Cheese, Wine and Memories

Ryan LakeHarvey delivering his lecture


The W hosted Dr. Benjamin Harvey, associate professor of Art History at Mississippi State, for the Howard Art History Lecture as he delved into his own family history.

Students and faculty alike were welcomed into the Fine Arts building lobby were they were treated to hor d'oeuvres and red and white wine by the glass. Attendees were treated to Harvey and his family’s legacy of art and exploration.

Harvey took the gallery stage to applause. His prominent British accent made clear that his baccalaureate and masters degrees were earned from the University of Birmingham—the one in England, not Alabama.

The topic of the lecture was “London Ladakah and Labrador: The Art and Adventures of Mollie Molesworth.” Molesworth is Harvey’s great aunt, which made the lecture not only academic but sentimental as he narrated the experience of following the life of his ancestor.

“This is first time I’ve talked about Mollie in public,” said Harvey as he opened his lecture. “You know there’s those things in the family where you have a strange investment because it’s your family, but at some point you want to say, “Am I crazy or is this good stuff? Is this interesting to the wider world?”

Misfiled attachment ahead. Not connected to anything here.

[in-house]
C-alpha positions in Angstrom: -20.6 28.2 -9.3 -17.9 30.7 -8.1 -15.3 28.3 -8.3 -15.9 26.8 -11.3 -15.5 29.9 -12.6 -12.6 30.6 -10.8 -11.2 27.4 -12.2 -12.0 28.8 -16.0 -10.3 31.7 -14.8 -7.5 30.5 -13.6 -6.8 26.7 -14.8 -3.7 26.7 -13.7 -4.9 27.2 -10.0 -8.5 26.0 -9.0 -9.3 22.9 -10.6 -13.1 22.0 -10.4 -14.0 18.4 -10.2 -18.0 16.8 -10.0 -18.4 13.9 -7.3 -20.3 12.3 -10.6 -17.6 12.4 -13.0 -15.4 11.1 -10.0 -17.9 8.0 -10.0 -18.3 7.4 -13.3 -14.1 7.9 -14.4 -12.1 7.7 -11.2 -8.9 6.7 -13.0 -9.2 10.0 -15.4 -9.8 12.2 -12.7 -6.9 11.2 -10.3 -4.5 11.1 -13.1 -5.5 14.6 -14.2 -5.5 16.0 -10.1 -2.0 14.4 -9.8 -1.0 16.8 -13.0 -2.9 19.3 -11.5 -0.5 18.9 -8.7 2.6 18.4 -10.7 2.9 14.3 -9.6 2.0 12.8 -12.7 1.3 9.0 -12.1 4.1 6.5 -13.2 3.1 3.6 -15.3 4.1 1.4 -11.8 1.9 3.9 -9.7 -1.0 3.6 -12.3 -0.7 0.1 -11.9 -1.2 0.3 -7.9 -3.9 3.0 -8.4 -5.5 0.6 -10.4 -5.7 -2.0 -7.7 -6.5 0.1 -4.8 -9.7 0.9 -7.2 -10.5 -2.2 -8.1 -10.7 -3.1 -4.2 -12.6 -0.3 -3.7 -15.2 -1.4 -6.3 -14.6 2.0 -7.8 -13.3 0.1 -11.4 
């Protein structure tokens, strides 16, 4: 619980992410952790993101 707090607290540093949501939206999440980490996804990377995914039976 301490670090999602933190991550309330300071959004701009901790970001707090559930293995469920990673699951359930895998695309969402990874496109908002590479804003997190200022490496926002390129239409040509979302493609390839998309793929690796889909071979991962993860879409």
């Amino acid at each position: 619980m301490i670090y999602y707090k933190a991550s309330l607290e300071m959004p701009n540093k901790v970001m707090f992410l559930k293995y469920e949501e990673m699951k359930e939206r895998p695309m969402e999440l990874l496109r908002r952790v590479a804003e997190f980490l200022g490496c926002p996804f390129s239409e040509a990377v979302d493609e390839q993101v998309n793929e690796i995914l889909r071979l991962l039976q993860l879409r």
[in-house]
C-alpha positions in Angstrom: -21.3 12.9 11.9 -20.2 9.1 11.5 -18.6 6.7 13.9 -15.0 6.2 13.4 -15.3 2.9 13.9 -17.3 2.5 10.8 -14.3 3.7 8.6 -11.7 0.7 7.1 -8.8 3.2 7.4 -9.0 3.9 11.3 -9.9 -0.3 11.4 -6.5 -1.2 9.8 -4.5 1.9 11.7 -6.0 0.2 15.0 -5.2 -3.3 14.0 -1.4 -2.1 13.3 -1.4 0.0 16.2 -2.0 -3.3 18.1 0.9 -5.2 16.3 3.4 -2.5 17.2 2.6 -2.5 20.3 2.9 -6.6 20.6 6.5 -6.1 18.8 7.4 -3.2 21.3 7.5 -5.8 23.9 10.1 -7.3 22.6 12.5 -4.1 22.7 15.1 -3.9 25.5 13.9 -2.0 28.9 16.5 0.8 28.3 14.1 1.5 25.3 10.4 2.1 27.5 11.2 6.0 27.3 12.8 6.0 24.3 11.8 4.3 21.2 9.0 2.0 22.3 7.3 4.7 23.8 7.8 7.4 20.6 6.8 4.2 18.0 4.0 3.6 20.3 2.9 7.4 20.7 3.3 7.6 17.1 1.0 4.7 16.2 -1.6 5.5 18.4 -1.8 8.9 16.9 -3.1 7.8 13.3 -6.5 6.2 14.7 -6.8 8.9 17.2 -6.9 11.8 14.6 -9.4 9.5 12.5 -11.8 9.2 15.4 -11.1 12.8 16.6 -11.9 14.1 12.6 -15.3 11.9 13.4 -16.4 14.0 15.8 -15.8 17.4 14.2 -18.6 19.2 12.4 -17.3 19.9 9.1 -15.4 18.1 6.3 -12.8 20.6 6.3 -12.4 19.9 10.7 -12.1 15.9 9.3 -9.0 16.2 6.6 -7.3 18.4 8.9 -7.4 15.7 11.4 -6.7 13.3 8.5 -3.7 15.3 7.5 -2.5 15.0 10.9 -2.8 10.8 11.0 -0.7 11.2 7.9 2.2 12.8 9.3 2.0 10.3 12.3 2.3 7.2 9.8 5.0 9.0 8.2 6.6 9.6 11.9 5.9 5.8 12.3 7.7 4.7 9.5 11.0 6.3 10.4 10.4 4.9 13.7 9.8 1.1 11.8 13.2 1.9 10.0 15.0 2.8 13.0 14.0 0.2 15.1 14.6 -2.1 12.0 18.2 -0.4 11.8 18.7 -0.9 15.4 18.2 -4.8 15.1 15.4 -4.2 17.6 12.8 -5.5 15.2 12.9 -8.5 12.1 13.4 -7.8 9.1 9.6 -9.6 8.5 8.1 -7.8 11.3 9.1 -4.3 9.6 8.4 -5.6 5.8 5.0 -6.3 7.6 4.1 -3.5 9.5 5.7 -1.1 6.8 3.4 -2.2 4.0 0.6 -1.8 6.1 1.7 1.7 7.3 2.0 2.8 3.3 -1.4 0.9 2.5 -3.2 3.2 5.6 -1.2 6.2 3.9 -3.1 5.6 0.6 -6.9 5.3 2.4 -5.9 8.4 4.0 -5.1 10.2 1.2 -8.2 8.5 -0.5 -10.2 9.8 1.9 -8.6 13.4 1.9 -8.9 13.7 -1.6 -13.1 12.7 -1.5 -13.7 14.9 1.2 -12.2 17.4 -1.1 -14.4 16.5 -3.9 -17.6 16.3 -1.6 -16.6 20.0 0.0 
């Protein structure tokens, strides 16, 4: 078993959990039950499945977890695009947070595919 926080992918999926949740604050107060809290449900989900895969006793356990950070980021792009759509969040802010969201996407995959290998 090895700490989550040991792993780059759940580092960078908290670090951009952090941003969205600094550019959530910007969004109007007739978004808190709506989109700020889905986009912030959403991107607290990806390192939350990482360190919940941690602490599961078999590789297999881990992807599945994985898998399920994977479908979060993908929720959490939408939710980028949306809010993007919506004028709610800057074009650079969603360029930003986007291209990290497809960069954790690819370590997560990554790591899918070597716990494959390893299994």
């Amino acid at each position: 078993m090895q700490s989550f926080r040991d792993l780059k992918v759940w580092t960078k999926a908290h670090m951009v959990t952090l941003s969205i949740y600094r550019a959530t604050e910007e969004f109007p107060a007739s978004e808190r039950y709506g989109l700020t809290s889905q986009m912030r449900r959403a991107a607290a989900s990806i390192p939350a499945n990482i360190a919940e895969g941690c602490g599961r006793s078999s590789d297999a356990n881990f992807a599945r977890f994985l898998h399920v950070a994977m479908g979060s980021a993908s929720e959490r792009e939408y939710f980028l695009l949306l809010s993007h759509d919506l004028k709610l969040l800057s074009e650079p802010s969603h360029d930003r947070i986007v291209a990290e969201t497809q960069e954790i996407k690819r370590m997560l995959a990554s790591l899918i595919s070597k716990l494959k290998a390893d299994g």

The audience sat with rapt attention as Harvey presented his family history while tying Molesworth to the present. He presented questions which challenge art and society today, such as “What is lost if art education loses the nude as a technique?” and “What is the effect that dying unwed has on one’s legacy, female or otherwise?”

The potency of the lecture came from the experience of seeing the growth of an artist. Harvey’s sketches, paintings and artwork showed the awkwardness of a girl giving way to the pioneering and curious nature of a woman. Molesworth was a woman who painted while traveling the world. She even had the honor of being invited to a party in which the royal family was in attendance.

The lecture allowed the faculty and students alike to take a journey with Harvey as he explained his exploration of his great-aunt’s legacy.